The Airbus A300 series of passenger jet airliner was developed by the French concern as a wide-body passenger hauler for medium-range markets. First flight was on October 28th, 1972 and the series was first introduced through carrier Air France on May 30th, 1974. The aircraft went on to see adoption by the likes of FedEx, UPS and others during its long, storied career. To date (2014), some 561 air frames have been completed. The A300 also forms the basis of the A310 and A300-600ST "Beluga" and went on to influence the A330 and A340 designs that followed.
The A300-600 and A310 share a high percentage of commonality in terms of air frame design and construction (decreasing maintenance and repair costs somewhat), with the A300 maintaining the wider cross section - a full 222 inches - and is touted by the Airbus corporation as the widest cross-section in the world for a passenger aircraft of this size. All Airbus aircraft cockpit systems are designed approximately the same, allowing for one Airbus pilot to easily transfer his / her skills over to a newer or differing base model. This is equal to the ground crew engineers as well, being able to work on one platform of Airbus models and easily translating those skills and techniques to another.
The Airbus A300 is categorized as a "widebody" commercial airliner and is a lengthened-fuselage version of its A310 counterpart in the A300 family line. The A300 is utilized by upwards of 80 transit companies worldwide and maintains a competitive standing in the commercial airliner market against the likes of America's Boeing Company. In all, the A300 series has seen orders and sales of units top 800 with nearly 650 of those already, and still, in operational service as commercial transit passenger airliners or freight cargo airliners.
The cockpit of A300 aircraft offer up a modernized approach to jetliner flight. The two-member crew that was introduced with the A300 series has now become an industry standard arrangement. The cockpit is dominated by no fewer than six CRT displays that provide real-time and crucial systems monitoring and work together to decrease pilot workload overall. The cockpit can also be fitted with a communications system that allows the crew to verify with corresponding ground engineers on needed maintenance issues. An "autoland" capability is also integrated in the cockpit programming to assist crews in bad-weather landings.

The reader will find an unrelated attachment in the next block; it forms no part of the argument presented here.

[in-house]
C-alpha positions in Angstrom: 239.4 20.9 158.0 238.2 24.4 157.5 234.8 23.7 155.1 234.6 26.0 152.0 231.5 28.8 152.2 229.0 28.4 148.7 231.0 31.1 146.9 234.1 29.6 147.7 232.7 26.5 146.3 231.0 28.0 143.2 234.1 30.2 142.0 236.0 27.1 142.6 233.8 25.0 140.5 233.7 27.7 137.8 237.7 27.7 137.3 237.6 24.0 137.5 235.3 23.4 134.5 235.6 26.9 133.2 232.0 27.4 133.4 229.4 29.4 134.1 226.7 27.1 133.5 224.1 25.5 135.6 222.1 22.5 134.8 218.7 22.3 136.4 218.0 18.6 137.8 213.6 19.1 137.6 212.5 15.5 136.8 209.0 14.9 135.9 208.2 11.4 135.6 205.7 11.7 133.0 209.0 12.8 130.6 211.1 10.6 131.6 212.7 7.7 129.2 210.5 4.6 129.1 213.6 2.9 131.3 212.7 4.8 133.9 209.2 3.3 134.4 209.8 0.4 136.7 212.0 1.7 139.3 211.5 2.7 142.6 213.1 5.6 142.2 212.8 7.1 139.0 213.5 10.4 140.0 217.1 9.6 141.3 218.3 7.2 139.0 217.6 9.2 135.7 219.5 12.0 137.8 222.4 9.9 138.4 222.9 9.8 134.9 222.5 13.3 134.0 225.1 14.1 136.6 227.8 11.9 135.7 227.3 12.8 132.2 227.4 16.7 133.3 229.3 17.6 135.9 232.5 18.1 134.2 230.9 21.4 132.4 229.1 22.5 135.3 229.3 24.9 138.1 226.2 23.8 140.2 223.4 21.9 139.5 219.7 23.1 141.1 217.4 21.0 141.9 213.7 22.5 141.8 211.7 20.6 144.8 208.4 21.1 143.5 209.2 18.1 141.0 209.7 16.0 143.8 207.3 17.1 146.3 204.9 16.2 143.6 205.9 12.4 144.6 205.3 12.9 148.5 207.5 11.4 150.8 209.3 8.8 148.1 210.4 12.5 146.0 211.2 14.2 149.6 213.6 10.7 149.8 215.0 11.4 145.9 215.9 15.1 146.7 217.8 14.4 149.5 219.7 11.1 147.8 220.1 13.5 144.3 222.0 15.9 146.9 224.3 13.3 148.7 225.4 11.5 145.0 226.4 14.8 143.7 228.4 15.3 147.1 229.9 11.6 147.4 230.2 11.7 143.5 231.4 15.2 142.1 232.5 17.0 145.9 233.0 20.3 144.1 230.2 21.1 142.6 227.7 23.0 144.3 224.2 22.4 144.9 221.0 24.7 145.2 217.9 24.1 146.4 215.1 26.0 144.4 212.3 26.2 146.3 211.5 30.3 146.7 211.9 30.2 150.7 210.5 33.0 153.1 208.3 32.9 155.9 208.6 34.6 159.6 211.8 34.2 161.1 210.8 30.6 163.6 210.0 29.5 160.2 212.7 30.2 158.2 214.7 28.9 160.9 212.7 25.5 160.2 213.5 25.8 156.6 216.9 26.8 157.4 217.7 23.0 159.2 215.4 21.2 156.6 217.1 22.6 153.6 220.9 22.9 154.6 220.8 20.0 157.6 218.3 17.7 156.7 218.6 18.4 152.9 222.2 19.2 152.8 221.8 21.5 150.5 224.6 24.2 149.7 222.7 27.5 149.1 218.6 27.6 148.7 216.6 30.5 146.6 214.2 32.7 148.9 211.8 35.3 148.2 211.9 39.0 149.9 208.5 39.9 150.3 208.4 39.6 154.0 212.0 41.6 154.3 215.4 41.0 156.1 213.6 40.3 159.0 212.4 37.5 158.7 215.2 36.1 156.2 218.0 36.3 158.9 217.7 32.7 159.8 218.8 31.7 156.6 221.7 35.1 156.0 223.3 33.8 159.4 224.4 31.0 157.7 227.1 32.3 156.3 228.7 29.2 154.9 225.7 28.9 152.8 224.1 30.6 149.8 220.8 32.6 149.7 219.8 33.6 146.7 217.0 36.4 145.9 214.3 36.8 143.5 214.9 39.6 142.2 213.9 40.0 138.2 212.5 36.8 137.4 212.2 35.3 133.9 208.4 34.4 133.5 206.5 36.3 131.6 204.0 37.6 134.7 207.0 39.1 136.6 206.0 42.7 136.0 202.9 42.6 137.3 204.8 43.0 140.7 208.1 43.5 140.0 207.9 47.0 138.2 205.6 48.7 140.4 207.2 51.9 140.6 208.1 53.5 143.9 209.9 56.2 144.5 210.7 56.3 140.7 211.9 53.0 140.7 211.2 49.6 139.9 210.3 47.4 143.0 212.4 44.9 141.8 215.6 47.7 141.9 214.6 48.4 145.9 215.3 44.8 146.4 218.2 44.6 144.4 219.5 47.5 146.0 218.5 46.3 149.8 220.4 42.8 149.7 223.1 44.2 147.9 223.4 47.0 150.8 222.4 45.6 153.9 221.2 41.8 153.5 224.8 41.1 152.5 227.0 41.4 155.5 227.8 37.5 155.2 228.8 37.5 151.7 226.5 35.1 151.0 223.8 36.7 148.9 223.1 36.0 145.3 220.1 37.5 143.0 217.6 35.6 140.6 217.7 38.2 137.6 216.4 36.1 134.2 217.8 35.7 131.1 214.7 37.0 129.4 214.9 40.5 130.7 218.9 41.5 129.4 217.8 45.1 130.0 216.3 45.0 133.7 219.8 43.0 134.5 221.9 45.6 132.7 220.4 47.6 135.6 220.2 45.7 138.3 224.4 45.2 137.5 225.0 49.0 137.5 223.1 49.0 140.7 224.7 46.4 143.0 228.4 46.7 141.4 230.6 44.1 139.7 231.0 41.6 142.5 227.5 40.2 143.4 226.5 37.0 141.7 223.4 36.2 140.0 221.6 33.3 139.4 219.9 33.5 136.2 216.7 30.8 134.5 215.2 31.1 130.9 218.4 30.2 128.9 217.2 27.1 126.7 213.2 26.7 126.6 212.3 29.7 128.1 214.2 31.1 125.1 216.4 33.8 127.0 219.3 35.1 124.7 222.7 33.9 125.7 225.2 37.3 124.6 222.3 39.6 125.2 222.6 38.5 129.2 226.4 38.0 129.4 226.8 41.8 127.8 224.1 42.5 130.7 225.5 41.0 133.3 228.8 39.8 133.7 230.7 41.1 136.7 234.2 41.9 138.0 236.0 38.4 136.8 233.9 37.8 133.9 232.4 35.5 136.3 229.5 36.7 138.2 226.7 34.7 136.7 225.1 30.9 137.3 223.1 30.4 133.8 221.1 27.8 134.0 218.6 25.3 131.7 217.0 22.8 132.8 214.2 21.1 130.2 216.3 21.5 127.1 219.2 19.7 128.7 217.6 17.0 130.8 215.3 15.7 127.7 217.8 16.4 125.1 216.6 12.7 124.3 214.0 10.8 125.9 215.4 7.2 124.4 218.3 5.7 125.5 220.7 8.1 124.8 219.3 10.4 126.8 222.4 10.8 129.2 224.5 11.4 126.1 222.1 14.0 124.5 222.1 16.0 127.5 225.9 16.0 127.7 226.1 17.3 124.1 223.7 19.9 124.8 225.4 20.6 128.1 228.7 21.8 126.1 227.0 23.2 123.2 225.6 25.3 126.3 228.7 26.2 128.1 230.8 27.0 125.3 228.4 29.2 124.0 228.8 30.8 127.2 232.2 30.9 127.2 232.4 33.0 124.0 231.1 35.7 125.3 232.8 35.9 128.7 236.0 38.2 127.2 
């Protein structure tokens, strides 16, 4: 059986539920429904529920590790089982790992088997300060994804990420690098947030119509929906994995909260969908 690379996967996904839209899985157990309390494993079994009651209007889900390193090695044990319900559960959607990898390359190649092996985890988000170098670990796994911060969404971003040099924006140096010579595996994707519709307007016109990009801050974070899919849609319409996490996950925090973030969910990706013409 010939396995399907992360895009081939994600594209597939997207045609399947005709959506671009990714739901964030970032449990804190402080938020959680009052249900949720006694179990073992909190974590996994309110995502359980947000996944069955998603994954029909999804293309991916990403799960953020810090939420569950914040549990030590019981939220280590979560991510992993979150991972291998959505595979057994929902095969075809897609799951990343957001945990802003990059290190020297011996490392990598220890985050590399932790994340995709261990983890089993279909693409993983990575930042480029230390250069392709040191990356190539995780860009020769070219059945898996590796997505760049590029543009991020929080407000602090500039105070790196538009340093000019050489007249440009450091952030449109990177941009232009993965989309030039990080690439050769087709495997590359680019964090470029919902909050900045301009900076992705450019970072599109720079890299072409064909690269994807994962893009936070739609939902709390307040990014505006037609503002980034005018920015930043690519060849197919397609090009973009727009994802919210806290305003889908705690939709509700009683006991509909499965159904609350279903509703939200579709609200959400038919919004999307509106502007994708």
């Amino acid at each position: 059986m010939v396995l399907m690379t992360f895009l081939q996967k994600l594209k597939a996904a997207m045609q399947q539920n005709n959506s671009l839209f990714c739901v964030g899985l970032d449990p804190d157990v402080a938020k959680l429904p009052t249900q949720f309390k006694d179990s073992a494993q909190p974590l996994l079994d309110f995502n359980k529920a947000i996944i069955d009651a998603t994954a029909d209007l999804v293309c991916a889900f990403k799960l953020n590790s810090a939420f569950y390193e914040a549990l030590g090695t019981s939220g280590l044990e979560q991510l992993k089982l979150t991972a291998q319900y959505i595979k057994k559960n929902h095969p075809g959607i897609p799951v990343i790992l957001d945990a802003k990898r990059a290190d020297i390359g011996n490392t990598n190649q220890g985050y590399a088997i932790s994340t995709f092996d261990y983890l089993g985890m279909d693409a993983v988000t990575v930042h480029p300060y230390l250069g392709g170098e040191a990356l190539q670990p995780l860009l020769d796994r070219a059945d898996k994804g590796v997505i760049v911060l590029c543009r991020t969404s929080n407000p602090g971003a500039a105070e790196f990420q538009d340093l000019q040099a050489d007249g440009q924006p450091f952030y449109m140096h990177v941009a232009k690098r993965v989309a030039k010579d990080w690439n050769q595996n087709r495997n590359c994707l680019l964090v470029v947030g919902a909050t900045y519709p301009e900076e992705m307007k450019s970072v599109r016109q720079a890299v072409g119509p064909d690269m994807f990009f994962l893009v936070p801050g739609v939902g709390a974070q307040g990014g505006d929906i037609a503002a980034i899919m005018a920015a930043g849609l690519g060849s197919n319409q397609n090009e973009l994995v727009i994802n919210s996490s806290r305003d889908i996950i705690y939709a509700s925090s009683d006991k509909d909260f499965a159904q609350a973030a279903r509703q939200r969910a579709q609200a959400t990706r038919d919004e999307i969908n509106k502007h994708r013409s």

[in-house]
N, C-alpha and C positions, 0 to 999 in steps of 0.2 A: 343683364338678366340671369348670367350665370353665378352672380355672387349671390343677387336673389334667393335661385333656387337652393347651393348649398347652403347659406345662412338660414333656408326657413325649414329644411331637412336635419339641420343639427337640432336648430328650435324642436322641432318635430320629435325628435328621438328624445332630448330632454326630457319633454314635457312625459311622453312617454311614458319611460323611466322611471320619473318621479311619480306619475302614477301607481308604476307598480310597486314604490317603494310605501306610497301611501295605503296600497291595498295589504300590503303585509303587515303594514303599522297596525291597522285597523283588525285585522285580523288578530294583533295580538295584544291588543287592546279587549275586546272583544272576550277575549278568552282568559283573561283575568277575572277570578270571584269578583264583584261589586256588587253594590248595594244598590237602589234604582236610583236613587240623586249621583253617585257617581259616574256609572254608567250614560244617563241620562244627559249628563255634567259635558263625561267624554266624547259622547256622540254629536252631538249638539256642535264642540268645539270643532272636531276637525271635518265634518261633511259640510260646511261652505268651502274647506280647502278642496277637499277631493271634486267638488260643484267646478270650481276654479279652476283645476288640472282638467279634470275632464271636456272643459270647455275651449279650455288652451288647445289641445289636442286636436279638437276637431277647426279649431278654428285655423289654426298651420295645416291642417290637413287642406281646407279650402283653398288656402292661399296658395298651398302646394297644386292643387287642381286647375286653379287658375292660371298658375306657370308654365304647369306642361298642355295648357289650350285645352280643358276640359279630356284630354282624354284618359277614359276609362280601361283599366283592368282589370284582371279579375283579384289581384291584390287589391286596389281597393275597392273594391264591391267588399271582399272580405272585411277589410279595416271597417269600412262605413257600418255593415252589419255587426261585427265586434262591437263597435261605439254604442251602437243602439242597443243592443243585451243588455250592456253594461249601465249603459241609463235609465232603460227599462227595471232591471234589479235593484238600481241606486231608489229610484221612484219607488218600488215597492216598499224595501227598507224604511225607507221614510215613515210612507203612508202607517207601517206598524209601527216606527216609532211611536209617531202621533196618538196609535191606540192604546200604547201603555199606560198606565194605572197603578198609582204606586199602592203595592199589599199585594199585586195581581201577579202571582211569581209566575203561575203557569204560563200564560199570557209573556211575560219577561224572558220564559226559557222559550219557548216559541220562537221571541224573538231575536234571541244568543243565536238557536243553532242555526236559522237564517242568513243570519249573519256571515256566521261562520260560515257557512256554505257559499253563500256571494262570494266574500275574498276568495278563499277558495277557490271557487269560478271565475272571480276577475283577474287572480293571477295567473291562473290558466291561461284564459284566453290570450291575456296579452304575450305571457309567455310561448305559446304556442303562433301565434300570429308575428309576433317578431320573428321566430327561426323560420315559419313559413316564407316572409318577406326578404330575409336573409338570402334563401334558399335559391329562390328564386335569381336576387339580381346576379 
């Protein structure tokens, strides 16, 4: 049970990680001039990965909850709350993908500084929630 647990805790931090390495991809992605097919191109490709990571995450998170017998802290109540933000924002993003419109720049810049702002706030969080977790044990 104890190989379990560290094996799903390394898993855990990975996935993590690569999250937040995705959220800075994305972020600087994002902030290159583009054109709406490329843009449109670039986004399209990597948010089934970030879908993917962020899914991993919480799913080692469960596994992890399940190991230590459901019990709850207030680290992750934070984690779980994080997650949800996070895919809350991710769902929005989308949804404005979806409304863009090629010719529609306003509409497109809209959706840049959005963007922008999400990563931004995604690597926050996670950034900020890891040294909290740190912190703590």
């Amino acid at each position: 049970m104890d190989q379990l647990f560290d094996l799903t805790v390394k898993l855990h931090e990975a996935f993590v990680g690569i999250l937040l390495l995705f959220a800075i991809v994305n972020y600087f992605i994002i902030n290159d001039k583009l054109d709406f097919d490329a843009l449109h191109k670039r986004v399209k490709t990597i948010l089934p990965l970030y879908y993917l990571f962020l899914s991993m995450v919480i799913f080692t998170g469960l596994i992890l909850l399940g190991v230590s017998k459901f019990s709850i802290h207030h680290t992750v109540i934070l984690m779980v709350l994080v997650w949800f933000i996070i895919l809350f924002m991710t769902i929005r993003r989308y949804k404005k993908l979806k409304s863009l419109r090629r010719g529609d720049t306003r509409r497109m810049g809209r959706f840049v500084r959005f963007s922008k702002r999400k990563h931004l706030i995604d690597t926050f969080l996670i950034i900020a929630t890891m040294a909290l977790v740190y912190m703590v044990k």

Airbus plans to maintain support for A300 systems through 2049 with a series of modernization programs, upgrades and retrofit kits that should keep the system afloat and competitive in the lucrative commercial airliner market. Freight models are maintained by such high profile clients as FedEx, UPS, TNT and Channel Express.
A300B1 - Prototype Models; later prototypes has their fuselage lengthened.
A300B2-100 - Base Production Model fitted with 2 x General Electric CF6-50 turbofans.
A300B2-200 - Integrated leading edge flaps installed.
A300B2-220 - Fitted with 2 x Pratt & Whitney JT9D-59A turbofans.
A300B2-300 - Increased MTOW; reinforced airframe.
A300B4-100 - Fitted with CF6 or JT91 powerplants as a long-range passenger version.
A300B4-200 - Increased MTOW; reinforced airframe.
A300B4-200FF - Cockpit crew reduced to two.
A300C4 - Based on the A300B4 model as a conversion transport / air freighter.
A300F4 - Based on the A300B4 model as a true air freighter production model.
A300F4-600R - Cargo Freight Aircraft Model fitted with specialized loading system for cargo loading / unloading.
A300-600 - Full Commercial Model Designation
A300R-600 - Based on the A300-600 as an extended-range (use of "R" in designation) variant.
A300C-600 - Based on the A300-600 as a converted air freighter variant ("C" in designation).
A300F-600 - Based on the A300-600 as a true air freight model ("F" in designation).
A300-600ST "Beluga" - Super Transport (ST) Heavy-Lift Cargo Handler Model.
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